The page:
Step 2: Engage your glutes, and curl your hips under to lift them up into the air for four counts. As you press into your feet, hold for four counts before rolling down for four counts, and resting for four counts. “Depending on your level of strength, the exercise should be repeated anywhere between four and 10 times,” says Kreichman
Level up: feet on the wall
“This is likely the first thing you will see when Googling ‘Pilates wall workout,’” says Kreichman. It’s the same action as the standard shoulder bridge, but with your feet flat against the wall in tabletop as you raise and lower your hips.
“Approach this version with a level of consciousness that engages your abdominals, glutes, and hamstrings to support the spine. This should be pretty hard.”
3. Arms overhead
“This is a great chest, shoulder, and upper back strength/mobility exercise,” says Kreichman. “It’s especially helpful for people who are hunched over their work all day.”
Step 1: Face away from the wall, stand with your feet about a foot away, and let your back, hips, and shoulders lean against it.
Step 2: Lift your arms over your head with your elbows bent, pressing back against the wall while your fingertips touch and create the shape of a diamond. “For some people, even just that motion is really difficult,” says Kreichman.
Step 3: Push your arms upward, straightening them as much as you can while maintaining contact between your elbows and the wall, and keeping your fingertips together. Repeat six to 10 times.
4. Wall squats
Step 1: Just like the last exercise, stand with your feet out about a foot away from the wall, facing out, while your back, hips, and shoulders lean against it. Your arms should be at your sides with the palms of your hands facing the wall.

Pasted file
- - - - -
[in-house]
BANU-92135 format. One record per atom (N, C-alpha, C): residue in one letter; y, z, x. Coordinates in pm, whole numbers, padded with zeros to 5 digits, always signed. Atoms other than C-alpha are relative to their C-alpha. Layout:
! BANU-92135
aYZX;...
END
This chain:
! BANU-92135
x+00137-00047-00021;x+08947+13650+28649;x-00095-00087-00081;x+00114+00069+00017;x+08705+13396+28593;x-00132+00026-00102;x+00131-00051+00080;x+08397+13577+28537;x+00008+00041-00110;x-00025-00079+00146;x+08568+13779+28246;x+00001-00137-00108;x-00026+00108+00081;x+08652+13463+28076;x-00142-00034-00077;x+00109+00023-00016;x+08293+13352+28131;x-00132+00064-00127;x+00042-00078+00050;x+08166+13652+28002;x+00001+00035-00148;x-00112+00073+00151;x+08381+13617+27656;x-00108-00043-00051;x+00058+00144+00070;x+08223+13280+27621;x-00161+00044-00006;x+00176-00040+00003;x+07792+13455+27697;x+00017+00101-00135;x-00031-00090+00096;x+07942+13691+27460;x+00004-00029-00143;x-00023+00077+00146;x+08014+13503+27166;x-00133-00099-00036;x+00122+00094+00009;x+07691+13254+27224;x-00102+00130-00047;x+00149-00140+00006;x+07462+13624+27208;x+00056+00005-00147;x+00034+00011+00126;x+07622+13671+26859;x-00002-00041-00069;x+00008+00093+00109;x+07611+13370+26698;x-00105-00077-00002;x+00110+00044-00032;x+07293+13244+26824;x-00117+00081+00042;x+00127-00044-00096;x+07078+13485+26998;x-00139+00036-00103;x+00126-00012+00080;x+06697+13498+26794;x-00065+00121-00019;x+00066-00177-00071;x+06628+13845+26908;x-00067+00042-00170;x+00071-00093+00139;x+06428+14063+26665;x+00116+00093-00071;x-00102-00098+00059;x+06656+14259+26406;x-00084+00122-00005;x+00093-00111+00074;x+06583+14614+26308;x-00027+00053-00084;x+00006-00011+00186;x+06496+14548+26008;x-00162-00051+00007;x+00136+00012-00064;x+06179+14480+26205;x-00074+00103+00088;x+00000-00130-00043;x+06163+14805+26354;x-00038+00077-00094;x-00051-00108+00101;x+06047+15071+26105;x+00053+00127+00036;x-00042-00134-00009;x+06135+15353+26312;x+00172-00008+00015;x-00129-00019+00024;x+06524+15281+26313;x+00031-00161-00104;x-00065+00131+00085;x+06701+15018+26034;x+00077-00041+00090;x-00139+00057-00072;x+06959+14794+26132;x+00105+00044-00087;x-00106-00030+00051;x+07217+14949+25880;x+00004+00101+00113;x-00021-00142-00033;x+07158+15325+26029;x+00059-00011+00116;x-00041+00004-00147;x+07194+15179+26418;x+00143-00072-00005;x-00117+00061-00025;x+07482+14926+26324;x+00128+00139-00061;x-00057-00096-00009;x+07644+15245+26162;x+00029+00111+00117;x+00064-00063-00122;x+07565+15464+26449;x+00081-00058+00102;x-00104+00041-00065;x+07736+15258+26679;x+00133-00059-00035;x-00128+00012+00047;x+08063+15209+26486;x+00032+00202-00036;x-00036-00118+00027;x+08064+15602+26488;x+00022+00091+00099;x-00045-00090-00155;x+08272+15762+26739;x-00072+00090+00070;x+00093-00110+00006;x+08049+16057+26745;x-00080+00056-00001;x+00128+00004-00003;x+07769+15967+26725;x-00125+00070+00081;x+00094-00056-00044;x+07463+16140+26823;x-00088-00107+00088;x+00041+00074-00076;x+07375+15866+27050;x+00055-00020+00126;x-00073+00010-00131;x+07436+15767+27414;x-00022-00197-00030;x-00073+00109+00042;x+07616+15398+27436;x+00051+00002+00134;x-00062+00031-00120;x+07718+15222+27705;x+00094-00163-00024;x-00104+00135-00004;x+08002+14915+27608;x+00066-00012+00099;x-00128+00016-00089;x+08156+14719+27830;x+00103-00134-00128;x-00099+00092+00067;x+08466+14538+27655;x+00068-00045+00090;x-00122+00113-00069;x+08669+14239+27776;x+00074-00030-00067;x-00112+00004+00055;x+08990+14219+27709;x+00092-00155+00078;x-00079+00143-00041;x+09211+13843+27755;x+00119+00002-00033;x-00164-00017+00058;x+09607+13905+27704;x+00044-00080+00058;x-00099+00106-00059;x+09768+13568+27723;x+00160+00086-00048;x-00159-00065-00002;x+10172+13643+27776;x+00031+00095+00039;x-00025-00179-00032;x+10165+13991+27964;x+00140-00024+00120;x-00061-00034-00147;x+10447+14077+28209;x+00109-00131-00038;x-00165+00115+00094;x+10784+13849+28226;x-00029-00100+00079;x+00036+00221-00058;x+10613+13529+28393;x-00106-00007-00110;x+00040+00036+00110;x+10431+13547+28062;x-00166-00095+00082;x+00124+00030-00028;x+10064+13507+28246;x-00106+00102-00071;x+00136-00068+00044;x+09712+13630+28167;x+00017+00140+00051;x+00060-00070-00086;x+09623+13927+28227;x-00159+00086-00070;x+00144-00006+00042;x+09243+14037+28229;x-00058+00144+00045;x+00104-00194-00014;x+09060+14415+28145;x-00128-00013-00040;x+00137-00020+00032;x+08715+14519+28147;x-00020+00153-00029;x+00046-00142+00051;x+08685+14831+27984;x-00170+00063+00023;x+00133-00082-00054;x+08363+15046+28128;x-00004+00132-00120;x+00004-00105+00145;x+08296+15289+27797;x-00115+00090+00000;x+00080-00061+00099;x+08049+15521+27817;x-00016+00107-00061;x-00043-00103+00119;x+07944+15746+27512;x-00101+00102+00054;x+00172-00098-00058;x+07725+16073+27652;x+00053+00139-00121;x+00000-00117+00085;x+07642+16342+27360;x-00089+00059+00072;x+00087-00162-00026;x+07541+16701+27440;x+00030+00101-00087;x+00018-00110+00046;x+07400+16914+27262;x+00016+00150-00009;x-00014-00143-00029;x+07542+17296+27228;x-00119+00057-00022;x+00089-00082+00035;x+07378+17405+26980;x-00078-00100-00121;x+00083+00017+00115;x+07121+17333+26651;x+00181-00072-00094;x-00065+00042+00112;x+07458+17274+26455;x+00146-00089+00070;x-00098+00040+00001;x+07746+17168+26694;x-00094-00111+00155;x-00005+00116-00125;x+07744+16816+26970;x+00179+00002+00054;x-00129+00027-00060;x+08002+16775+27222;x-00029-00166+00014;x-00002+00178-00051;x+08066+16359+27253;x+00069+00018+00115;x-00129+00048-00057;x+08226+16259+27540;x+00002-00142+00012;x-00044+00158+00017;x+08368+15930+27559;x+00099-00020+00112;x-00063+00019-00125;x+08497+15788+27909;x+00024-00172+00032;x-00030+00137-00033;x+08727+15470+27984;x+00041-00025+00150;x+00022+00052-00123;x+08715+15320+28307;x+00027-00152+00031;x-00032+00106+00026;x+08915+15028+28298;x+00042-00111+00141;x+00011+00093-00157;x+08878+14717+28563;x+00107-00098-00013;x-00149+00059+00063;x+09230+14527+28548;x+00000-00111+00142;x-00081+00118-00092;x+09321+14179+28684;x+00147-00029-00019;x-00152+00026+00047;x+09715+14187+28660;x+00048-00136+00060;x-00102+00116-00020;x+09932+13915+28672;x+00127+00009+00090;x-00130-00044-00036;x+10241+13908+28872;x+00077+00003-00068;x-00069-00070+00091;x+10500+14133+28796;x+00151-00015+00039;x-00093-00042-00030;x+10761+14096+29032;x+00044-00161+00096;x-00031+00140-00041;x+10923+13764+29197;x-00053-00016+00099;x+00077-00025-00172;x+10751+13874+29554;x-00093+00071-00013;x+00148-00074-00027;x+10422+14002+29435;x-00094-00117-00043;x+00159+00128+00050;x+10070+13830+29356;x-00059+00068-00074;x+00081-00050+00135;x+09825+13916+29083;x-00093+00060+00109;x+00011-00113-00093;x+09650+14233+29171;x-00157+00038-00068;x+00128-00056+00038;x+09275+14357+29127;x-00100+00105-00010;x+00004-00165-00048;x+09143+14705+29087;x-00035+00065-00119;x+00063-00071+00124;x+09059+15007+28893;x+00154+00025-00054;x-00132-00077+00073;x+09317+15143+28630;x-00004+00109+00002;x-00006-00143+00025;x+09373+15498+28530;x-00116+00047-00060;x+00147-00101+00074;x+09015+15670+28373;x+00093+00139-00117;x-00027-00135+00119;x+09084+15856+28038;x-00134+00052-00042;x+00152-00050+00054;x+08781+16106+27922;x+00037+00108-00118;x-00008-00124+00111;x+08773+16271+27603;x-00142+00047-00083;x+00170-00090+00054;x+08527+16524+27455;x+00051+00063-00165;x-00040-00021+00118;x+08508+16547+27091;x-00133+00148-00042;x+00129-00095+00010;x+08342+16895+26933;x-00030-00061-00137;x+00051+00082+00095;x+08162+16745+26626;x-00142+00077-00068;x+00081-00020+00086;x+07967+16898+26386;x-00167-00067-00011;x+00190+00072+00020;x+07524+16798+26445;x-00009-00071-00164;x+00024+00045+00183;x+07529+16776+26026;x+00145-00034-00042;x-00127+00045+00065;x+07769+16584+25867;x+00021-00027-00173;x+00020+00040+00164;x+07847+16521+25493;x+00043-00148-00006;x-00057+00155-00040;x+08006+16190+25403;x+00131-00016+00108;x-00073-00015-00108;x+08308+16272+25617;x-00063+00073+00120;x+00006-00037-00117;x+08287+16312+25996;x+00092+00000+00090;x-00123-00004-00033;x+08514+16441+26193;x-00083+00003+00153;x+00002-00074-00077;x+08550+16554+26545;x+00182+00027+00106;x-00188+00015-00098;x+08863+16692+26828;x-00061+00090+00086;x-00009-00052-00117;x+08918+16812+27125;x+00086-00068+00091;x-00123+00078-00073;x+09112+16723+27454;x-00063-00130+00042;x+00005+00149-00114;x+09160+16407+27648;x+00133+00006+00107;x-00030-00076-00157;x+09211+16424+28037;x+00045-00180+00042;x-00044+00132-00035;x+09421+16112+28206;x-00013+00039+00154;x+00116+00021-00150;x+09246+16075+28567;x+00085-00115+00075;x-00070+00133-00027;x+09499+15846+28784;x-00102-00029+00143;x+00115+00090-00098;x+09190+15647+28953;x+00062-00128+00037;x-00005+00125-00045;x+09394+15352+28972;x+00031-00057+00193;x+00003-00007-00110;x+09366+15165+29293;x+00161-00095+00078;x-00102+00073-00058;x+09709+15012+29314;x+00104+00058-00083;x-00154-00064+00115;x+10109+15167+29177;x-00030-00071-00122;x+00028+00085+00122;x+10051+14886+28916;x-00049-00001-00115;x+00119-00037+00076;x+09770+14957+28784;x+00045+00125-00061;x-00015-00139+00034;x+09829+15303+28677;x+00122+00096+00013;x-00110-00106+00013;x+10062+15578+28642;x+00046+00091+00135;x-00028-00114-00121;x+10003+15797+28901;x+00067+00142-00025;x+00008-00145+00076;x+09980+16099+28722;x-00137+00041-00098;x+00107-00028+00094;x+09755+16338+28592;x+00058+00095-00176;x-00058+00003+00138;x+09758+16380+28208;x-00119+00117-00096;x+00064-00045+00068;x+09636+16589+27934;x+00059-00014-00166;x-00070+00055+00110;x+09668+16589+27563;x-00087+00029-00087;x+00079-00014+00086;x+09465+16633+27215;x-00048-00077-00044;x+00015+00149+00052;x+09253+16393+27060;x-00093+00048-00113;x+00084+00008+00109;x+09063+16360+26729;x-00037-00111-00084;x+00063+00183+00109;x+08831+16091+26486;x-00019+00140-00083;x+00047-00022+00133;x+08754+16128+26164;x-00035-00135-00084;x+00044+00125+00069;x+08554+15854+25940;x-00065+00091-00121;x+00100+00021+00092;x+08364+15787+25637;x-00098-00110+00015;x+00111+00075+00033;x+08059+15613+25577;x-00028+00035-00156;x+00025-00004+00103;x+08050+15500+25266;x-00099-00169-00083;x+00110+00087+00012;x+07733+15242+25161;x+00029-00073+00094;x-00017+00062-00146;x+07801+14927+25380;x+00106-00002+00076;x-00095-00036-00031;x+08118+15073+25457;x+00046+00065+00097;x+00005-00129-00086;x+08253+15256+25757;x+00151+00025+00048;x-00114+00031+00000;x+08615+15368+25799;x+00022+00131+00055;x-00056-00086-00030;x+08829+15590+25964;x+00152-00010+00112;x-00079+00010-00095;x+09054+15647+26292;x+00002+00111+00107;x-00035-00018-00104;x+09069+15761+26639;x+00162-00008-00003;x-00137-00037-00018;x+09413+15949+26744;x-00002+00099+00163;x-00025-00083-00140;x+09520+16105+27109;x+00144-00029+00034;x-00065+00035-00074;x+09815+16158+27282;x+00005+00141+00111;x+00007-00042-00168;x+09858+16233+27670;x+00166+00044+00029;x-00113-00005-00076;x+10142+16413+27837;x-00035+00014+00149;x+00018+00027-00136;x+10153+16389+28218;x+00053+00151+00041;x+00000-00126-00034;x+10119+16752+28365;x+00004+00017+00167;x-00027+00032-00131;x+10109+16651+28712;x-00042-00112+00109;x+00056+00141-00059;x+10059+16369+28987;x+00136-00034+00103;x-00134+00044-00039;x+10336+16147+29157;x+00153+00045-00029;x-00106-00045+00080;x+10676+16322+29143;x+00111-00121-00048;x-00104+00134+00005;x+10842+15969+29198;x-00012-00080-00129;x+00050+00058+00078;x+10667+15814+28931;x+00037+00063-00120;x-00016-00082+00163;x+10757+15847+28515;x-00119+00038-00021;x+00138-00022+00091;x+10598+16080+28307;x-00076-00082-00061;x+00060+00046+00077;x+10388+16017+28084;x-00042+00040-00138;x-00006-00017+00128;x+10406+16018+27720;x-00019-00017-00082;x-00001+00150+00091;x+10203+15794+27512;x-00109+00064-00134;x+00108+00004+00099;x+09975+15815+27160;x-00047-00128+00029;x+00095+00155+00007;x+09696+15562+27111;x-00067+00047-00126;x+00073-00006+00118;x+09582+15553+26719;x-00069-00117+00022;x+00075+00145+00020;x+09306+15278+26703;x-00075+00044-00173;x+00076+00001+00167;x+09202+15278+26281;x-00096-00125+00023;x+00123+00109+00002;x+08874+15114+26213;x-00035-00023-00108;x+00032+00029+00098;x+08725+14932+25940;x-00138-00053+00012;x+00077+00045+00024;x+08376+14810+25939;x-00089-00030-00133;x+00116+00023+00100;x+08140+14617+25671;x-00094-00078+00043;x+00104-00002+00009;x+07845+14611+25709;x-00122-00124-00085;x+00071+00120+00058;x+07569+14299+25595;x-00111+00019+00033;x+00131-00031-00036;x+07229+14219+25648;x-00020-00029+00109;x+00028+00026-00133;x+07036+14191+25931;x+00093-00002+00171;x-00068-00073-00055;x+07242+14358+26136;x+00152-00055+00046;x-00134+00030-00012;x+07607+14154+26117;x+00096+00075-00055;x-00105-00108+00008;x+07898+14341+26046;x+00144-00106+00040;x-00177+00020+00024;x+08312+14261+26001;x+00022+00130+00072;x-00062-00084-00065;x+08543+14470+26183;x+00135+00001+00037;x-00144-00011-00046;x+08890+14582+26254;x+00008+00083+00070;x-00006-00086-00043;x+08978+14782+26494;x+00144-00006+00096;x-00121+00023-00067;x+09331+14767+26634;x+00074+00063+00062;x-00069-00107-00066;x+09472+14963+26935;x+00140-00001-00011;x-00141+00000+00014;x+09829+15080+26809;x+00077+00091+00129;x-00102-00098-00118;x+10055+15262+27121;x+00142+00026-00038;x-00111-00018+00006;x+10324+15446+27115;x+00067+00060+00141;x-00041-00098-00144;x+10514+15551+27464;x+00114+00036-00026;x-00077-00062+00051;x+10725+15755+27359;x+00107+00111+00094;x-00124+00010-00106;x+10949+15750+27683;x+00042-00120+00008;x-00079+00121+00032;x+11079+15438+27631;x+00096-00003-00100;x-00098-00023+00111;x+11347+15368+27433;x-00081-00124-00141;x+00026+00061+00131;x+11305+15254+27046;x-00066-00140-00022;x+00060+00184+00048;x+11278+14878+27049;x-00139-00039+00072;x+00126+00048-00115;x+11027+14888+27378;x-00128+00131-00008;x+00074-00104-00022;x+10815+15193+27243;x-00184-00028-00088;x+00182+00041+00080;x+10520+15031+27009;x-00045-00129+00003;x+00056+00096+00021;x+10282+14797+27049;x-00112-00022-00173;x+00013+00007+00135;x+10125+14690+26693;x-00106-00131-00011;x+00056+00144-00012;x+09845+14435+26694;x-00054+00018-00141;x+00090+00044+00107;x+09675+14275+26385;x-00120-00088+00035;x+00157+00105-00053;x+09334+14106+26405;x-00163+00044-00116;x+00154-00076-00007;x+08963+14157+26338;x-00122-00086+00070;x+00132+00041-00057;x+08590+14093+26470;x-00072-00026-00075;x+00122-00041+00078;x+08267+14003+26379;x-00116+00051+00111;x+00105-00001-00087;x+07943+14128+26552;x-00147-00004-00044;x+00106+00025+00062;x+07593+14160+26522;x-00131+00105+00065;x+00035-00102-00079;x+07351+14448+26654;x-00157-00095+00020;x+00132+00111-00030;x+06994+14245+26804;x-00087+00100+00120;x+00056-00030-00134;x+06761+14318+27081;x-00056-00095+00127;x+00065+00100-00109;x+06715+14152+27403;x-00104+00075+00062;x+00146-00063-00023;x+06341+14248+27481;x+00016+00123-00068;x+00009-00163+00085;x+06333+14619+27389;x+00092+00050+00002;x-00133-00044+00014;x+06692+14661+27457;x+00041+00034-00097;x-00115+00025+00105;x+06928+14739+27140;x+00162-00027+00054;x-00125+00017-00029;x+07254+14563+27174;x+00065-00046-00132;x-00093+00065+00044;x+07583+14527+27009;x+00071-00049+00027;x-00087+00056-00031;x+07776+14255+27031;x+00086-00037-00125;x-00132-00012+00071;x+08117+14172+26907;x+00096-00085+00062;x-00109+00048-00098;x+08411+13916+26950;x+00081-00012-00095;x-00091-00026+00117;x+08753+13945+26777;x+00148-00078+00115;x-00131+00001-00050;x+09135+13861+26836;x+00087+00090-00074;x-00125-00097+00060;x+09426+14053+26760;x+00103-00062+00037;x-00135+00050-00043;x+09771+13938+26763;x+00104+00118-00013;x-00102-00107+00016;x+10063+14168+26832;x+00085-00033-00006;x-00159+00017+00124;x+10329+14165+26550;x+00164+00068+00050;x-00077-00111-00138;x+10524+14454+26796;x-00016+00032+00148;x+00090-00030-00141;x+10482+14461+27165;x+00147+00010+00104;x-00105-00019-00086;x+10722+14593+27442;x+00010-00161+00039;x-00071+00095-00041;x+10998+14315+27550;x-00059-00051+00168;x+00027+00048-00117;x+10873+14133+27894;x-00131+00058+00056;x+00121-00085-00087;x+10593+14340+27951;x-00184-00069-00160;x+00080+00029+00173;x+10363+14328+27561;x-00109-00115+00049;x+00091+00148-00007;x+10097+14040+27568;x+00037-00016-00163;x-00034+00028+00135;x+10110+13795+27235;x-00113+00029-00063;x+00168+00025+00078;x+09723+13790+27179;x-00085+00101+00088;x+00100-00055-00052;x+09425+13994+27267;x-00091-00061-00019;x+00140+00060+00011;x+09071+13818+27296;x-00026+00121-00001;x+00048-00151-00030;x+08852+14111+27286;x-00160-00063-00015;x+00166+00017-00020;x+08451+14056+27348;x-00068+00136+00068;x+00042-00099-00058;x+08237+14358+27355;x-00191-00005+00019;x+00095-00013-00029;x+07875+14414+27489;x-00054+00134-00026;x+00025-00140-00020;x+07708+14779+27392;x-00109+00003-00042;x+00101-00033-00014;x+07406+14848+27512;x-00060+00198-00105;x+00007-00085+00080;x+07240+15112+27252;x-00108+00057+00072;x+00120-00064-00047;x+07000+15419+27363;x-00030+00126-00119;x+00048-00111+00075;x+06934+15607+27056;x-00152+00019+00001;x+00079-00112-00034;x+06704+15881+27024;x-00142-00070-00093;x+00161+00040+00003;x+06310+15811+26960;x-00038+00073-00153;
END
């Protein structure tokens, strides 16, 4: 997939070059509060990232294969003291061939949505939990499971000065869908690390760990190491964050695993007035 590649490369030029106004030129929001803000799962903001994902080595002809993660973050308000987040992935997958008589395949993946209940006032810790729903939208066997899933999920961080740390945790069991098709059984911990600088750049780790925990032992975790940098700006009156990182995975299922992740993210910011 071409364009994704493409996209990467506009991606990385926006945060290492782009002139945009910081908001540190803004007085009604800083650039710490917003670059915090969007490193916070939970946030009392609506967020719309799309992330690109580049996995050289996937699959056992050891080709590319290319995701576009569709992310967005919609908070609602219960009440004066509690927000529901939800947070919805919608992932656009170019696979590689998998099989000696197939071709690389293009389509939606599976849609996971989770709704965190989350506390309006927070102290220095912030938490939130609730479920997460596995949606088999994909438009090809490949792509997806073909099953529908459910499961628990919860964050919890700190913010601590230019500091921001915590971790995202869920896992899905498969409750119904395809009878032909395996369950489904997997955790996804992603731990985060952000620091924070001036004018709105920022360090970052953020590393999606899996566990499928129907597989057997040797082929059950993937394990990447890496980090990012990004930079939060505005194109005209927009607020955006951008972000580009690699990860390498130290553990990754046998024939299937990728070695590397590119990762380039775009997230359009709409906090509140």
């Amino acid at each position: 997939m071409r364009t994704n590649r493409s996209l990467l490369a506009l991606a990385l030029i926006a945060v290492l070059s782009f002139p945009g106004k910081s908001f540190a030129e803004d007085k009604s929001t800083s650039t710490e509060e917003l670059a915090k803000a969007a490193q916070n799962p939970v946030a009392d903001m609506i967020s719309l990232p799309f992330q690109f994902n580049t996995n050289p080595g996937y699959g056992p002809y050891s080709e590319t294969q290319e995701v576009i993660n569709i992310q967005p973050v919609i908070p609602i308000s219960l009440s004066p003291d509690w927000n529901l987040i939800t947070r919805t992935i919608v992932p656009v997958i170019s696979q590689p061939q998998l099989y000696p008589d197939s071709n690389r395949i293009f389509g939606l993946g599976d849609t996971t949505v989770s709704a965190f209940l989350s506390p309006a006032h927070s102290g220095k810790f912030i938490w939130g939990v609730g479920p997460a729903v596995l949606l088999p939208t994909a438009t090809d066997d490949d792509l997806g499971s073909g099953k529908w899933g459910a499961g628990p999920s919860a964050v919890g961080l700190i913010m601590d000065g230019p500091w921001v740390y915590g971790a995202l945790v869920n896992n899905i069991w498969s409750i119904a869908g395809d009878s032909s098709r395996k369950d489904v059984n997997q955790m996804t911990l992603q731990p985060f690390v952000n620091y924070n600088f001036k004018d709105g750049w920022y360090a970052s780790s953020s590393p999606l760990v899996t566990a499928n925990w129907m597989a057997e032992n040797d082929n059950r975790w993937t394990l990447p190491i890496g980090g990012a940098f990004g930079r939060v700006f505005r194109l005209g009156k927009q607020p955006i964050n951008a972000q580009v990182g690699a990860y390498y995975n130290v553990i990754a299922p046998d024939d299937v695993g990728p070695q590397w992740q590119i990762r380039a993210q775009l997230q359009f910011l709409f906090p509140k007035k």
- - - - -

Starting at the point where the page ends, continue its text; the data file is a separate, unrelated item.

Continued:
Step 2: Bend your knees and slide down the wall. The goal is to get your thighs parallel to the floor. As you do this, your arms should lift forward until they are also parallel to the floor at shoulder height.
Step 3: Straighten your legs back to your starting position. As you do this, your arms should once again push back down to your sides to touch the wall. “Rhythmically, you should go down for four counts, hold for four counts, and come up for four counts,” says Kreichman. Repeat that six to 10 times. “You should not hold it until you are fatigued. That is not the goal of Pilates. This exercise will work your quads, glutes, hamstrings, inner thighs, hip flexors, core, back and shoulders. It is holistic.”
5. Wall stretch
Step 1: Stand with your feet extended out about a foot-and-a-half away from the wall this time, facing out, while your back, hips, and shoulders lean against it.
Step 2: Begin to fold forward by gently lowering your head, and peeling your shoulders off the wall one vertebrate at a time. Continue rolling forward until just the back of your hips are against the wall.
Step 3: In this folded position, gently make five circles with your arms moving away from your center. Repeat this motion five more times in the opposite direction. Then rise back up, following the same pathway and repeat two to four times. Keep your abdominals pulled in and up as always. “Because this exercise is a stretch, there should be no real tension anywhere,” says Kreichman. “You just want to let the shoulders hang, and press that low back against the wall.”